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Royall Tyler

Photo: Niclas Ericsson
Born 1936
Occupation Scholar, translator
Subjects Japanese literature

Royall Tyler (born 1936) is a Japanologist. He is a descendant of the American playwright Royall Tyler (1757-1826). He was born in London, England, and grew up in Massachusetts, England, Washington D.C., and Paris, France. Between 1990 and 2000 he taught at the Australian National University. He was Reader at that university and is now a visiting Fellow in ANU's Faculty of Asian Studies. He has translated an anthology of Japanese folklore, a collection of Noh plays, and, recently The Tale of Genji by Murasaki Shikibu.

He has a B.A. in Far Eastern Languages (1957) from Harvard University and a Ph.D. in Japanese literature from Columbia University, and has also taught at the University of Wisconsin‚ÄďMadison and the University of Oslo, Norway. At Columbia he was supervised by the doyen of Japanese studies in the West, Donald Keene.[1]

He lives in New South Wales, 70 miles outside Canberra in Australia.

In 2008, the government of Japan conferred the Order of the Rising Sun, Gold Rays with Neck Ribbon, which represents the third highest of eight classes associated with this award. This honor acknowledged his exceptional contribution in introducing non Japanese audiences to the Noh theatre through "his highly acclaimed translations and publications of numerous Noh plays, culminating in over forty years of research and deep understanding of classical Japanese literature and culture."[2]

In 2001 Dr Tyler completed translating the entire Tale of Genji, a task that took approximately eight years.It is the third translation of the entire Tale into English.

Contents

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Honors

Selected works

  • Tyler, Royall. (1990). The Miracles of the Kasuga Deity: Records of Civilization. New York: Columbia University Press. 10-ISBN 0-231-06958-8; 13-ISBN 978-0-231-06958-8 (cloth)
  • _____________. (2002). The Hidden Tale of Genji (Occasional papers in Japanese studies). Cambridge: Harvard University, Edwin O. Reischauer Institute Of Japanese Studies.

Individual authors

  • Kawaguchi, Matsutaro. (2007). Mistress Oriku: Stories from a Tokyo Teahouse (tr. Royall Tyler). Tokyo: Tuttle. 10-ISBN 0-804-83842-9; 13-ISBN 978-0-804-83842-9 (cloth) -- 10-ISBN 4-805-30886-9; 13-ISBN 978-4-805-30886-8 (paper)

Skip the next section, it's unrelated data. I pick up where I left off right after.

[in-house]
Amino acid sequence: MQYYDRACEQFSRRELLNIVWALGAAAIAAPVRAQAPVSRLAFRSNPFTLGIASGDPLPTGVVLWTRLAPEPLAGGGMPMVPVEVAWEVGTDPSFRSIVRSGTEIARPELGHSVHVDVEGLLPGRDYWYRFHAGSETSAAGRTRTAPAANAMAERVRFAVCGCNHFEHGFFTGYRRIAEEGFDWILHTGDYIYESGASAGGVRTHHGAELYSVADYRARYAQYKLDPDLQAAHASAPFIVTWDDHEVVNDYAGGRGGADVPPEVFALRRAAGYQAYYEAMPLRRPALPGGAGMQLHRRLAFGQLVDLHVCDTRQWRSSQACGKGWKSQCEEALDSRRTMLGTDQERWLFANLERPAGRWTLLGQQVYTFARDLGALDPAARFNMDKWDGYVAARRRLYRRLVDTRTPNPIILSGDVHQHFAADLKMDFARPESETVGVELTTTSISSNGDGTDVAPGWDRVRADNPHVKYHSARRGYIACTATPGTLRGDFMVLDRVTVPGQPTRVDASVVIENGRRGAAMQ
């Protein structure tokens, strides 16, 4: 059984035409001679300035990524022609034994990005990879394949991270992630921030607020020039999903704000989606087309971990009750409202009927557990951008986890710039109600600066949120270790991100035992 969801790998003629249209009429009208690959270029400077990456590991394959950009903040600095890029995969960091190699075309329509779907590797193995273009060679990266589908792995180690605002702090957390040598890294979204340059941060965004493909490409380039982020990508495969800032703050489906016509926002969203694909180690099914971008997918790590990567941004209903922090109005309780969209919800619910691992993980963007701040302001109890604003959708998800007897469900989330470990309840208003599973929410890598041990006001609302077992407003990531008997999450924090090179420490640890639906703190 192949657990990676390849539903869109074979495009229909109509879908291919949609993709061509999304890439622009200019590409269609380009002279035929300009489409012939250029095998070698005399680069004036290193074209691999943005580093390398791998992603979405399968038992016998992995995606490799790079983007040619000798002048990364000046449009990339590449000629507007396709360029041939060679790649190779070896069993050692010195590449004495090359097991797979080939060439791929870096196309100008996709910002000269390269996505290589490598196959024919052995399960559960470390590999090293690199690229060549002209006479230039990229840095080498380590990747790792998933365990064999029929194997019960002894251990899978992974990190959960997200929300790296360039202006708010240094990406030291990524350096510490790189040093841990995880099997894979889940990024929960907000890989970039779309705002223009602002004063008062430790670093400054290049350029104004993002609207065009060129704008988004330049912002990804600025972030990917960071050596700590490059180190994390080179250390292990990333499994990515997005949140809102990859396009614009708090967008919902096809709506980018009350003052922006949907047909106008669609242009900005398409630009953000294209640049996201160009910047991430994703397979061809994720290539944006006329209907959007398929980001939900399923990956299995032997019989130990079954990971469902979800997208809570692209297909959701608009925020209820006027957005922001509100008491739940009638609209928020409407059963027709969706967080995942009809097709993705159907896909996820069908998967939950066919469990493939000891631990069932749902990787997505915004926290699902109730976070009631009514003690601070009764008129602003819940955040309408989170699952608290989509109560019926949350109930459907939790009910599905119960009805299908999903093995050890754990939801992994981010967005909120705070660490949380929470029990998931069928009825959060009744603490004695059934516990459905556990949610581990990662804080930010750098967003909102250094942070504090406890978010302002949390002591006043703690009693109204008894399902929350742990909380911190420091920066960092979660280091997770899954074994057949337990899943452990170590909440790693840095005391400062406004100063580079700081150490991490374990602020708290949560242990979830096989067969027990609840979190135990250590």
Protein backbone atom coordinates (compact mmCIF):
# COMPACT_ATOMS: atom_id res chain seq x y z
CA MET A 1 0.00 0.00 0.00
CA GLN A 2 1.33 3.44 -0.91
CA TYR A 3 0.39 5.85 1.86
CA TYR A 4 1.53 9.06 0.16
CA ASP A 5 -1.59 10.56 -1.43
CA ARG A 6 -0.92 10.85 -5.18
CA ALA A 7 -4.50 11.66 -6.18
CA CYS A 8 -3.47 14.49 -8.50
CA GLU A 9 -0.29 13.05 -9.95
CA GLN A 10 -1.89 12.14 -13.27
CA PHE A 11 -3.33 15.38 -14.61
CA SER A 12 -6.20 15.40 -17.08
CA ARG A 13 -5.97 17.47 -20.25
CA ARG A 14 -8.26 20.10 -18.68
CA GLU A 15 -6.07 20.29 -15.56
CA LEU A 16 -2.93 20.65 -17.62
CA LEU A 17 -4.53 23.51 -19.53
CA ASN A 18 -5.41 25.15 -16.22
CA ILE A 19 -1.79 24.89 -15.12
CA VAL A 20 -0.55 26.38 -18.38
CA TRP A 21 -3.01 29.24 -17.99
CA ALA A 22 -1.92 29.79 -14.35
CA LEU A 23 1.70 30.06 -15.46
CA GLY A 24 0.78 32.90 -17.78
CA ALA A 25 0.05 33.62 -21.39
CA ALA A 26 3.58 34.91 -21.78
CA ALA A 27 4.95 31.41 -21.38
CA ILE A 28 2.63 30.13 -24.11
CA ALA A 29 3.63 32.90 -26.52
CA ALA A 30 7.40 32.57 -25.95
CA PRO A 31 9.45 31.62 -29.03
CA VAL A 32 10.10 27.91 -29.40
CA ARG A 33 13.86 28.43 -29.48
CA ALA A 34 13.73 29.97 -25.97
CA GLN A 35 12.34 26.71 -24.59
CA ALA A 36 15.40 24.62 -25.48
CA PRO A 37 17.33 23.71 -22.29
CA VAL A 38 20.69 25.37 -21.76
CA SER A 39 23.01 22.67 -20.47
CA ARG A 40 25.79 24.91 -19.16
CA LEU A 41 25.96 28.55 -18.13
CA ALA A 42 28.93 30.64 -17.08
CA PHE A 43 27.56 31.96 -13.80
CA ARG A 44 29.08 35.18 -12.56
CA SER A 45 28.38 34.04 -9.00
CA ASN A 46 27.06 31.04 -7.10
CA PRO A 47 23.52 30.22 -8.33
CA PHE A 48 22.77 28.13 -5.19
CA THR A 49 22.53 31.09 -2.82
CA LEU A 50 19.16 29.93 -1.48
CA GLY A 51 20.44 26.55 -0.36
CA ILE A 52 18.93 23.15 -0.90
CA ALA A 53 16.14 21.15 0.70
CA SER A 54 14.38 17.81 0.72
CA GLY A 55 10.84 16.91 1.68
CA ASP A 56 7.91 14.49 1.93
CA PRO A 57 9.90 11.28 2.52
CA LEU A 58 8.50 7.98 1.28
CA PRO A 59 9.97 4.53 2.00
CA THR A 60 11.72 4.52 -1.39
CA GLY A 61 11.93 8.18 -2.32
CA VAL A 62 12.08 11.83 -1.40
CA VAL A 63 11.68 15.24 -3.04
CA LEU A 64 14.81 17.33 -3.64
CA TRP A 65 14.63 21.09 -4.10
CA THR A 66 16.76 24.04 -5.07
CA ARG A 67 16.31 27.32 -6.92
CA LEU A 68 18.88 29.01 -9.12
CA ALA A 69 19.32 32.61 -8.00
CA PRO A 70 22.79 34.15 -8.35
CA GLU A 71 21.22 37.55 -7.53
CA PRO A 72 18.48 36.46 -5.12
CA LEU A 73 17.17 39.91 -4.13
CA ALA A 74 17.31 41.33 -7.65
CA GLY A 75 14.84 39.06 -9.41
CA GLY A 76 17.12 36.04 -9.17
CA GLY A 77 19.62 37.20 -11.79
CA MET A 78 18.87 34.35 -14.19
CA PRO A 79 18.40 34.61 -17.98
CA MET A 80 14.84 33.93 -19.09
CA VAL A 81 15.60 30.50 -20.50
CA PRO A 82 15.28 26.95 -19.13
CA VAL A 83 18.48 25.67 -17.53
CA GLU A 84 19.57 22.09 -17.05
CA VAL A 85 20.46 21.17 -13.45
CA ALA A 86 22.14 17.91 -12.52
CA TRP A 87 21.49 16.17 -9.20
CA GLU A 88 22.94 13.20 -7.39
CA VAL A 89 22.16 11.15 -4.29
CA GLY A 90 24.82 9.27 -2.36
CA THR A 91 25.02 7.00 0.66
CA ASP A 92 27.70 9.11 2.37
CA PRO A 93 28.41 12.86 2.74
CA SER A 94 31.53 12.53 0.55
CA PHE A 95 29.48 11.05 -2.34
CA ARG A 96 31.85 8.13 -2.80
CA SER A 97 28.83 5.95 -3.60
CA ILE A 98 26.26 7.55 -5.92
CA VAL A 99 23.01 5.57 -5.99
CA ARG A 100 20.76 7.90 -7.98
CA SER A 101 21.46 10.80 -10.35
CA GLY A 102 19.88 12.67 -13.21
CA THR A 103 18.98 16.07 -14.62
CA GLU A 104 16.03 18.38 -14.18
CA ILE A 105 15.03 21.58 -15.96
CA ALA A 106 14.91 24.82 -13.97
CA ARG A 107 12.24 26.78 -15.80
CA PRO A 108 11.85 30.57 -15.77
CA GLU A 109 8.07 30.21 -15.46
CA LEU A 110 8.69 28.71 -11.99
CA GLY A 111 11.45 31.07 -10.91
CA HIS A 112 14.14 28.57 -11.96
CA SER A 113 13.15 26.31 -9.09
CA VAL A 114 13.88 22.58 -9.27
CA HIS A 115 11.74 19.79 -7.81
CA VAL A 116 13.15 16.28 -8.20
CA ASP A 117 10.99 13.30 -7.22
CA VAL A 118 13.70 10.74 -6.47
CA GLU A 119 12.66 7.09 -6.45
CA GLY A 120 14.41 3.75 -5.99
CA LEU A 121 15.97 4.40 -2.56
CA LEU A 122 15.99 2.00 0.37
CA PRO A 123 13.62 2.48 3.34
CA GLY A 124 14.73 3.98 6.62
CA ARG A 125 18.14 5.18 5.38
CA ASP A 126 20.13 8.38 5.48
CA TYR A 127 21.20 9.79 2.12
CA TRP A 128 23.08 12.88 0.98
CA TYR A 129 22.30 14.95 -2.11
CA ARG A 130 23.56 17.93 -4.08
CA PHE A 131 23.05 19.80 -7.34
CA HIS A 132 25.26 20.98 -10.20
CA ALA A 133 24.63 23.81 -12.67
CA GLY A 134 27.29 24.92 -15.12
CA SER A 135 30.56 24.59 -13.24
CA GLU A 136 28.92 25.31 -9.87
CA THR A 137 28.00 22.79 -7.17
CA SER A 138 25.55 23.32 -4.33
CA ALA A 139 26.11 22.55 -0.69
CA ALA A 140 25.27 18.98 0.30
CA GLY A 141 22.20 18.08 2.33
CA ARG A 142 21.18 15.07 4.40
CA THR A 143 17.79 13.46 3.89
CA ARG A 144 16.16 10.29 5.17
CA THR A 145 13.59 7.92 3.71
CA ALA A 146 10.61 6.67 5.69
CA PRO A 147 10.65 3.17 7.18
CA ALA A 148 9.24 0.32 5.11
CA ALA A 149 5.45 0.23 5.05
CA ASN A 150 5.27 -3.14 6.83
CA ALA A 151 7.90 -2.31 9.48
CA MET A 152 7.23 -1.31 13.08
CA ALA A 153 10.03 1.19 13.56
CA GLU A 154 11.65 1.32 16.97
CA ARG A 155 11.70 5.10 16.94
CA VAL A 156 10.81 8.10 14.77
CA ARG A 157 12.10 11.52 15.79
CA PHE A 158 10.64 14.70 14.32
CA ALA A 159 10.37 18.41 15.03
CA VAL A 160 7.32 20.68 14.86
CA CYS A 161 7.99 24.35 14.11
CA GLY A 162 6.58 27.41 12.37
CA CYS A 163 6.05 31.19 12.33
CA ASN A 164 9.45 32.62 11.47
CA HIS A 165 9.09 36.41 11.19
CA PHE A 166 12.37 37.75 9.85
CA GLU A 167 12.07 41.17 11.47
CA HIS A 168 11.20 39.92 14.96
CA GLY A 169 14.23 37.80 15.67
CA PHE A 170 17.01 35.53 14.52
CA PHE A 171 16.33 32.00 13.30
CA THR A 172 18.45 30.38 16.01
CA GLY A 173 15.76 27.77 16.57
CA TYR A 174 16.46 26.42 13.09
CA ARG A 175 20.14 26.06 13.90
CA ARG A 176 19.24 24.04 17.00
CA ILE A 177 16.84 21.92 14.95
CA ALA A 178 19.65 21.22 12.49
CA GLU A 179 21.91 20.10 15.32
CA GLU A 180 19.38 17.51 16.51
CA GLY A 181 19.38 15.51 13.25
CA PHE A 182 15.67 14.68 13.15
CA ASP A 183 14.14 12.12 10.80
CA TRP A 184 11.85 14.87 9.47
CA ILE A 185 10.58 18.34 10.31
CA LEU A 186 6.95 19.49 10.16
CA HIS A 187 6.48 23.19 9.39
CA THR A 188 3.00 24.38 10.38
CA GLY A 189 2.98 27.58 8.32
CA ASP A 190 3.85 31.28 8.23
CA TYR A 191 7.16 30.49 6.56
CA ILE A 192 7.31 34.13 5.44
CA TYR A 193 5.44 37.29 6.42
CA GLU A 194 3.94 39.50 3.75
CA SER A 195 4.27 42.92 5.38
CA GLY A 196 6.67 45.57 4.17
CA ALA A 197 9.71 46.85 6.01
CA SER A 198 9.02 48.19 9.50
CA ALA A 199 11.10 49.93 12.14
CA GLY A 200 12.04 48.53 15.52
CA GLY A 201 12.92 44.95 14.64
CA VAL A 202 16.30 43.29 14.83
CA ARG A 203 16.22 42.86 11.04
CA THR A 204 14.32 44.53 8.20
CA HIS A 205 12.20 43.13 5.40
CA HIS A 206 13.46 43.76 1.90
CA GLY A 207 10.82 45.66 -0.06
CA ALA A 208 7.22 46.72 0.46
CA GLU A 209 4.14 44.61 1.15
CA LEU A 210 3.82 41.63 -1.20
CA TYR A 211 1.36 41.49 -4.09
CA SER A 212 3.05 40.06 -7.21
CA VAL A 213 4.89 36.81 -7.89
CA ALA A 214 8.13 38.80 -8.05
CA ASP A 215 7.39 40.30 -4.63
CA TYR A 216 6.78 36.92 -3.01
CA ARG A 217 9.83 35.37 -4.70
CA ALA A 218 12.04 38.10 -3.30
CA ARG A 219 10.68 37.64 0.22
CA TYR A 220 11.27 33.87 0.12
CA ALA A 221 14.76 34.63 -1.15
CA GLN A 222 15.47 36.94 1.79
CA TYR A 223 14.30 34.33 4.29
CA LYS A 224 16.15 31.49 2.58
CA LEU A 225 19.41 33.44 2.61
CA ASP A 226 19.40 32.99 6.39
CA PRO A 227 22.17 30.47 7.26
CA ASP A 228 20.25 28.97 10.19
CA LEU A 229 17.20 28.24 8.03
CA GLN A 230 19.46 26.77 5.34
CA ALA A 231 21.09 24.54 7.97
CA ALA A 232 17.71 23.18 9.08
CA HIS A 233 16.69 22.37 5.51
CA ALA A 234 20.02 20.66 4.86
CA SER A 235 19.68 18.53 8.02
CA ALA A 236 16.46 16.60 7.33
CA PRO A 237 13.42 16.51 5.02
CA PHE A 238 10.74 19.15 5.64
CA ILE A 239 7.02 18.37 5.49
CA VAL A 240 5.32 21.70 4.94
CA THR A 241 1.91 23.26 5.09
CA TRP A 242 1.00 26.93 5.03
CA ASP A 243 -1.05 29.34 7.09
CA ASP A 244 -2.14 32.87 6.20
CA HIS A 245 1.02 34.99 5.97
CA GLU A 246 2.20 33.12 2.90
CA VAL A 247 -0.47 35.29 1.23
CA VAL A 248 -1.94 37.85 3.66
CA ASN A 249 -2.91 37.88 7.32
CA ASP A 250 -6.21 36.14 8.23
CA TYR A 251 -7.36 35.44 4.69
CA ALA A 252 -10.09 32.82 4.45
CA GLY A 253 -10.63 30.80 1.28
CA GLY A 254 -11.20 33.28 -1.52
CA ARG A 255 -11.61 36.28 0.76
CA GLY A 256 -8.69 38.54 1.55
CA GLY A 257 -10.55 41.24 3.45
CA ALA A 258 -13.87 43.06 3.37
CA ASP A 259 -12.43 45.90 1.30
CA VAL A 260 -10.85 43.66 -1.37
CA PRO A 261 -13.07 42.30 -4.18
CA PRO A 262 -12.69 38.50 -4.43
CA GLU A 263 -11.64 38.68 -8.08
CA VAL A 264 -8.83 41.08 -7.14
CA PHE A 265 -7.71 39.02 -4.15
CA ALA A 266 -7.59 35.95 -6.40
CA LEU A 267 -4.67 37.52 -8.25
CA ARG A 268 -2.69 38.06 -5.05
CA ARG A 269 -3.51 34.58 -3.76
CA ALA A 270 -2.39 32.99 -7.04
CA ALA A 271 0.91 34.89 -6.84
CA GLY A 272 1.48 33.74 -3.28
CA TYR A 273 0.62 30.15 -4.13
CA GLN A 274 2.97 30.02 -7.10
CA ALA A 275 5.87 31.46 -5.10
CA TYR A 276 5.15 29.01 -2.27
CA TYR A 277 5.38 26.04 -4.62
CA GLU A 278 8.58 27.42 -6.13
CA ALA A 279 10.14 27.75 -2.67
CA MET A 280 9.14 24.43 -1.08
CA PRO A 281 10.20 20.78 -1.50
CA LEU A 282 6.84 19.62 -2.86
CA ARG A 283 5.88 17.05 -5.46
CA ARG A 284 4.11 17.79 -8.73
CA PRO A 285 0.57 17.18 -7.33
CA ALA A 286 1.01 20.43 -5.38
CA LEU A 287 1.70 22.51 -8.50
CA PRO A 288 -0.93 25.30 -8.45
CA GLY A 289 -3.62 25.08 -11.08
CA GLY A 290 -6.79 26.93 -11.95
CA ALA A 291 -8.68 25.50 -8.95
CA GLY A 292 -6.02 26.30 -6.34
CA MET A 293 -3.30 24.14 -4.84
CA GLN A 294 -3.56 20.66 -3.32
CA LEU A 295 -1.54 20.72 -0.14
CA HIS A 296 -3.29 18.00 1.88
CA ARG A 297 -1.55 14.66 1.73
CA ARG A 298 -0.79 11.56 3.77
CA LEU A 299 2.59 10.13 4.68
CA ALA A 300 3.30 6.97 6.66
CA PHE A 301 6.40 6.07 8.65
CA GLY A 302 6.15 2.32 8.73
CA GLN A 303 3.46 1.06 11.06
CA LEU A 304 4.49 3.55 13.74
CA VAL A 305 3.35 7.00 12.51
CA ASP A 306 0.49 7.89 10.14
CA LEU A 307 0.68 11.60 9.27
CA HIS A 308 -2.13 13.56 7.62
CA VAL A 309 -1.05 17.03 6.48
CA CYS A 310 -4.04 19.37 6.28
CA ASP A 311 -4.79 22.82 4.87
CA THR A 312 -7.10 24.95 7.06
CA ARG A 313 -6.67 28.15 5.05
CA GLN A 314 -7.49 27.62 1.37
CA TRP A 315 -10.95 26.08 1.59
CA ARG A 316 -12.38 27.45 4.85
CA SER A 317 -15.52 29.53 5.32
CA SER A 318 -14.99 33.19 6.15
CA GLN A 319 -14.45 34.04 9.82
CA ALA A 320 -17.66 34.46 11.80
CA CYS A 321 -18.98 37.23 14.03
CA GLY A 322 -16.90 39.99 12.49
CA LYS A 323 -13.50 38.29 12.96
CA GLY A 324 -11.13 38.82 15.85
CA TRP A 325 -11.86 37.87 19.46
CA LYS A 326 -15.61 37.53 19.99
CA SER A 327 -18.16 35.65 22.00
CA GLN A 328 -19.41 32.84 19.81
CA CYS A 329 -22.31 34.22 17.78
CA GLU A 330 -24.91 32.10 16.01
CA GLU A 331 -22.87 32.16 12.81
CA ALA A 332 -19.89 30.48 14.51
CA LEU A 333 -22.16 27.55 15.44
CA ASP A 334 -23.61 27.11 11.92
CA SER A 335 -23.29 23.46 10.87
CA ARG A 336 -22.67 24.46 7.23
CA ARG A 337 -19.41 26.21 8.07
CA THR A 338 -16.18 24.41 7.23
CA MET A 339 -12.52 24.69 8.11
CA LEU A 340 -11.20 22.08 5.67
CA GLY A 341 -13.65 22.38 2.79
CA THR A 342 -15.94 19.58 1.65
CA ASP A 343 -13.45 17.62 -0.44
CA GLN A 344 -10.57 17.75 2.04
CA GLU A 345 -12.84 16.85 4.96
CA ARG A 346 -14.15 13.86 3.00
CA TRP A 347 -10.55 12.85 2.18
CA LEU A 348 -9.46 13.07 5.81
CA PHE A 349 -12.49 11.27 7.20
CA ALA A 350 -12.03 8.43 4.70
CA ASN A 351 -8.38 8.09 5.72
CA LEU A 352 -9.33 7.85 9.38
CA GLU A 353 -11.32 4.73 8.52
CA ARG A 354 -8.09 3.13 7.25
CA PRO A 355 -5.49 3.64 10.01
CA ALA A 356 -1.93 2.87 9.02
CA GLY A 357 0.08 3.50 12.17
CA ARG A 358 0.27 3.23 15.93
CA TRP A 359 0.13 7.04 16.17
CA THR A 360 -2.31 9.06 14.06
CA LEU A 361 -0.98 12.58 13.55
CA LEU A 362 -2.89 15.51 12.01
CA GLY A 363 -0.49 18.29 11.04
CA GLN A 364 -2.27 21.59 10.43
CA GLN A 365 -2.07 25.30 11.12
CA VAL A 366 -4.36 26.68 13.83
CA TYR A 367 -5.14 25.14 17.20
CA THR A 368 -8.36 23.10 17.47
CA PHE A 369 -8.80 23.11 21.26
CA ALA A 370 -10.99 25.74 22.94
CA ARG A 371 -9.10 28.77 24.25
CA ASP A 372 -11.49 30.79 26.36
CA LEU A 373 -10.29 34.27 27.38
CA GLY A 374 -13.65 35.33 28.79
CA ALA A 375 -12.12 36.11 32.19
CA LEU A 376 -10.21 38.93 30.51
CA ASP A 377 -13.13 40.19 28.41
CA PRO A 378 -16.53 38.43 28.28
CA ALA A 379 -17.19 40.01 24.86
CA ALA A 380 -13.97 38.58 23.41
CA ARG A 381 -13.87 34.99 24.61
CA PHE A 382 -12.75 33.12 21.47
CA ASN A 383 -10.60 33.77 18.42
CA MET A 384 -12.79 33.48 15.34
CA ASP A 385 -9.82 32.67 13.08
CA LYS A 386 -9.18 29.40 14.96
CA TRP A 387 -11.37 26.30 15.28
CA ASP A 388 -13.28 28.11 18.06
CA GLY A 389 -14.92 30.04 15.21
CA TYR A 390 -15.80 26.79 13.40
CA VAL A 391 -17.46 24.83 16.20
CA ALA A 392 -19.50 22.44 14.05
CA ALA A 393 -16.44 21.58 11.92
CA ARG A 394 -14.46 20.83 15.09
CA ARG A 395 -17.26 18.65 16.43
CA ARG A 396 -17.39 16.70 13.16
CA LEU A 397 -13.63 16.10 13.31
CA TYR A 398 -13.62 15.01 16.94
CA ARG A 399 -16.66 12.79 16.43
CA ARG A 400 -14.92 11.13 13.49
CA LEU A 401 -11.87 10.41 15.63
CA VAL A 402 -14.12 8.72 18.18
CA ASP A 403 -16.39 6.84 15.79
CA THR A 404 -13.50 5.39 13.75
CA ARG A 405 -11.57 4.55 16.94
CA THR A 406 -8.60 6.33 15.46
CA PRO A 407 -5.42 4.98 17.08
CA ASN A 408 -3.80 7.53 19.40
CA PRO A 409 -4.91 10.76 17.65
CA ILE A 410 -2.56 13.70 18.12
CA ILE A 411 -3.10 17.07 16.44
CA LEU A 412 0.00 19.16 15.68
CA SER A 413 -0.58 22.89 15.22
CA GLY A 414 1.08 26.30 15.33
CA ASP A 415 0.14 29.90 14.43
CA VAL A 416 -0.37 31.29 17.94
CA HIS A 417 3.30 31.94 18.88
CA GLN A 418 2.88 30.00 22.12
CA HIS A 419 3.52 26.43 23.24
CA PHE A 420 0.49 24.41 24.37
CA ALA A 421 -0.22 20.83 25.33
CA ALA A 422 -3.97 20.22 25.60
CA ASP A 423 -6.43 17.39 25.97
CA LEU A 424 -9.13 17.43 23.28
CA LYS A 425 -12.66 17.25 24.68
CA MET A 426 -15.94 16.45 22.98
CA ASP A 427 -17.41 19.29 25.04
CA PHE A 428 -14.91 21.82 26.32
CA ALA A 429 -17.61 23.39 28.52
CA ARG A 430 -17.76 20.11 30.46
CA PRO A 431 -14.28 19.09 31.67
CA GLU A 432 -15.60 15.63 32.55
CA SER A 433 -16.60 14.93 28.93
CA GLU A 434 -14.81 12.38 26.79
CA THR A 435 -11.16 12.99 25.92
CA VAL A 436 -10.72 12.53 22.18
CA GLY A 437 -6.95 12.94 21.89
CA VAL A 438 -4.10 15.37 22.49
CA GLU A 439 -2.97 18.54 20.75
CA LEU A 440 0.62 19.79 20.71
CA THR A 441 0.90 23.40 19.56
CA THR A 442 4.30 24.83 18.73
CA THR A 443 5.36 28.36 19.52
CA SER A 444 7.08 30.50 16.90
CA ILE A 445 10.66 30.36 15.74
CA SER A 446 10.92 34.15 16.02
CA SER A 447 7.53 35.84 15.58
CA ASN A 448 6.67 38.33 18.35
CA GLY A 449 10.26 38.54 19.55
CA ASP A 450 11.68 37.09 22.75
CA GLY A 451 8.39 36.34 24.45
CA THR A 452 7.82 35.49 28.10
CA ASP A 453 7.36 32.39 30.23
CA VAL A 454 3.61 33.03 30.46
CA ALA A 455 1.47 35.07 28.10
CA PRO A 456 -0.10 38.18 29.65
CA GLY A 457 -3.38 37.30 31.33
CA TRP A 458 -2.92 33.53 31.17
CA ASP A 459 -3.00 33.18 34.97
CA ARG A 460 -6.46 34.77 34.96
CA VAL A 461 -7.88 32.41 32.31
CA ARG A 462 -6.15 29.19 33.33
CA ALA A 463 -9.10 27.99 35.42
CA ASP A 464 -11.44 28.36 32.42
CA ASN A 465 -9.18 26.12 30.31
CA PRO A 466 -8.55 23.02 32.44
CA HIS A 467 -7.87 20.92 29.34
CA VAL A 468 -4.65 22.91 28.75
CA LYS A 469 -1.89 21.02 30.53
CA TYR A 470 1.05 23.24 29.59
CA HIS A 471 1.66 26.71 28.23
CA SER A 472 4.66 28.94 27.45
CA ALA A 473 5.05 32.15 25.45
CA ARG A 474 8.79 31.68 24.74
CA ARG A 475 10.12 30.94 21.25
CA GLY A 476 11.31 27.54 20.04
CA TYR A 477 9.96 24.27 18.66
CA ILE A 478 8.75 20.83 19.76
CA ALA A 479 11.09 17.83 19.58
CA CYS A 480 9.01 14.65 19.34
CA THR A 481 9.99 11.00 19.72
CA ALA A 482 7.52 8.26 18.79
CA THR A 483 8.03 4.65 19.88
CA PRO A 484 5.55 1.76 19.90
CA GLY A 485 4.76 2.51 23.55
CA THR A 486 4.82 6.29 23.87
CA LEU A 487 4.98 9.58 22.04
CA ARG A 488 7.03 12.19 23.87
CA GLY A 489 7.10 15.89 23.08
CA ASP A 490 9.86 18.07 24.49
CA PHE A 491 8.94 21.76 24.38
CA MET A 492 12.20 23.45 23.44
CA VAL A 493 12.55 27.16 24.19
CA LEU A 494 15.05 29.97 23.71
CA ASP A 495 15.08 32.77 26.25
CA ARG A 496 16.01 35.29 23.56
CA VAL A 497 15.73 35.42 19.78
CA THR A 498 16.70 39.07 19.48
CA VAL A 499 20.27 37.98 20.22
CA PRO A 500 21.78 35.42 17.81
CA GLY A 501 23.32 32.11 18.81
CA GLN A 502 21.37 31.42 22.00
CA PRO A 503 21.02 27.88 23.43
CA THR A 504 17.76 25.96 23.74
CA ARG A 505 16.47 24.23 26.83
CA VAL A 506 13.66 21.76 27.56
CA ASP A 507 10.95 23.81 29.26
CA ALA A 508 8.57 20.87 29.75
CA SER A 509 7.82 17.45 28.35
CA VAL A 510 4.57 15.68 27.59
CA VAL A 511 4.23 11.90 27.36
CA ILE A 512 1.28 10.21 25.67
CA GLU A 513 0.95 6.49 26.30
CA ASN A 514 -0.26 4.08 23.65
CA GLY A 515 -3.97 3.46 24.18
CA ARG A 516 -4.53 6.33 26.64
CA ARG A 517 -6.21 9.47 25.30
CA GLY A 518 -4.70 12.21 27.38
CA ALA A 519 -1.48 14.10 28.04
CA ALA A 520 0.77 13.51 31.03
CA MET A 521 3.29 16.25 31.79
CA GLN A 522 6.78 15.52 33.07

• Murasaki Shikibu. (2001) The Tale of Genji. (tr. Royall Tyler). New York: Viking Press. 10-ISBN 0-670-03020-1; 13-ISBN 978-0-670-03020-0 (cloth)
  • Suzuki, Sadami. (2006). The Concept of "Literature" in Japan (tr. Royall Tyler). Tokyo: International Research Center Japanese Studies. 10-ISBN 4-901-55831-5 (cloth)
  • Suzuki, Shosan. (1977). Selected Writings of Suzuki Shosan (tr. Royall Tyler). Ithica: Cornell University Press.
  • Yasuoka, Shotaro. (2008). The Glass Slipper and Other Stories (tr. Royall Tyler). Tokyo: Dalkey Archive Press. 10-ISBN 1-564-78504-1; 13-ISBN 978-1-564-78504-6 (cloth)

Anthologies

  • Various. (1987). Japanese Tales (tr. Royall Tyler). New York: Pantheon Books. 10-ISBN 0-394-52190-0; 13-ISBN 978-0-394-52190-9 (cloth) -- 10-ISBN 0-394-75656‚ÄĒ8; 13-ISBN 978-0-394-75656-1 (paper)
  • Various. (1992). Japanese No Dramas (tr. Royall Tyler). London: Penguin Classics. 10-ISBN 0-140-44539-0; 13-ISBN 978-0-140-44539-8 (paper)
  • Various. (1978). Granny Mountains: A Second Cycle of No Plays (tr. Royall Tyler). Ithaca: Cornell University Press. 10-ISBN 0-939-65718-X; 13-ISBN 978-0-939-65718-6 (paper)
  • Various. (1978). Pining Wind: A Cycle of No Plays (tr. Royall Tyler). Ithaca: Cornell University Press. 10-ISBN 0-939-65717-1; 13-ISBN 978-0-939-65717-9 (paper)
  • Various. (1970). Twenty Plays of the No Theatre (tr. Donald Keene and Royall Tyler). New York: Columbia University Press. 10-ISBN 0-231-03454-7; 13-ISBN 978-0-231-03454-8 (cloth) -- 10-ISBN 0-231-03455-5; 13-ISBN 978-0-231-03455-5 (paper)

Notes

  1. ^ Alford, Peter. "Affairs of state," The Australian (Sydney). October 25, 2008.
  2. ^ a b Embassy of Japan, Canberra: "Japan Honours Dr. Royall Tyler." June 20, 2008.
  3. ^ Japan Foundation Award, 2007
  4. ^ Donald Keene Center, Columbia.

References

External links


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